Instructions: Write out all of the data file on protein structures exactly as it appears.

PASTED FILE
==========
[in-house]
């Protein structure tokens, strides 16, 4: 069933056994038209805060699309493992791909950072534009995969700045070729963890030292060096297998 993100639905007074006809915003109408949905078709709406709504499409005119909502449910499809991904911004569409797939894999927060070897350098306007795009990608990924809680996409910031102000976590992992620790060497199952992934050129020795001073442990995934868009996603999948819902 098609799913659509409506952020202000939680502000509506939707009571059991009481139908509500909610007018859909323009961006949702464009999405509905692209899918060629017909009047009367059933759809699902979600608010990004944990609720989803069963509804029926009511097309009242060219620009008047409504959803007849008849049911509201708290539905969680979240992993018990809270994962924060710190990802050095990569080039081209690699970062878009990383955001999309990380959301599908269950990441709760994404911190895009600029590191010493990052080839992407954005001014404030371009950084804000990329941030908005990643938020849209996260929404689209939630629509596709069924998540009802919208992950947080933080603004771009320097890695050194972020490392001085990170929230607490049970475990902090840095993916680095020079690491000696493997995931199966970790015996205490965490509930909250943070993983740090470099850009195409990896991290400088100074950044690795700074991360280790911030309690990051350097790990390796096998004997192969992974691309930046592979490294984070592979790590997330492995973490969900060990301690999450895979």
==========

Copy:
[in-house]
């Protein structure tokens, strides 16, 4: 069933056994038209805060699309493992791909950072534009995969700045070729963890030292060096297998 993100639905007074006809915003109408949905078709709406709504499409005119909502449910499809991904911004569409797939894999927060070897350098306007795009990608990924809680996409910031102000976590992992620790060497199952992934050129020795001073442990995934868009996603999948819902 098609799913659509409506952020202000939680502000509506939707009571059991009481139908509500909610007018859909323009961006949702464009999405509905692209899918060629017909009047009367059933759809699902979600608010990004944990609720989803069963509804029926009511097309009242060219620009008047409504959803007849008849049911509201708290539905969680979240992993018990809270994962924060710190990802050095990569080039081209690699970062878009990383955001999309990380959301599908269950990441709760994404911190895009600029590191010493990052080839992407954005001014404030371009950084804000990329941030908005990643938020849209996260929404689209939630629509596709069924998540009802919208992950947080933080603004771009320097890695050194972020490392001085990170929230607490049970475990902090840095993916680095020079690491000696493997995931199966970790015996205490965490509930909250943070993983740090470099850009195409990896991290400088100074950044690795700074991360280790911030309690990051350097790990390796096998004997192969992974691309930046592979490294984070592979790590997330492995973490969900060990301690999450895979």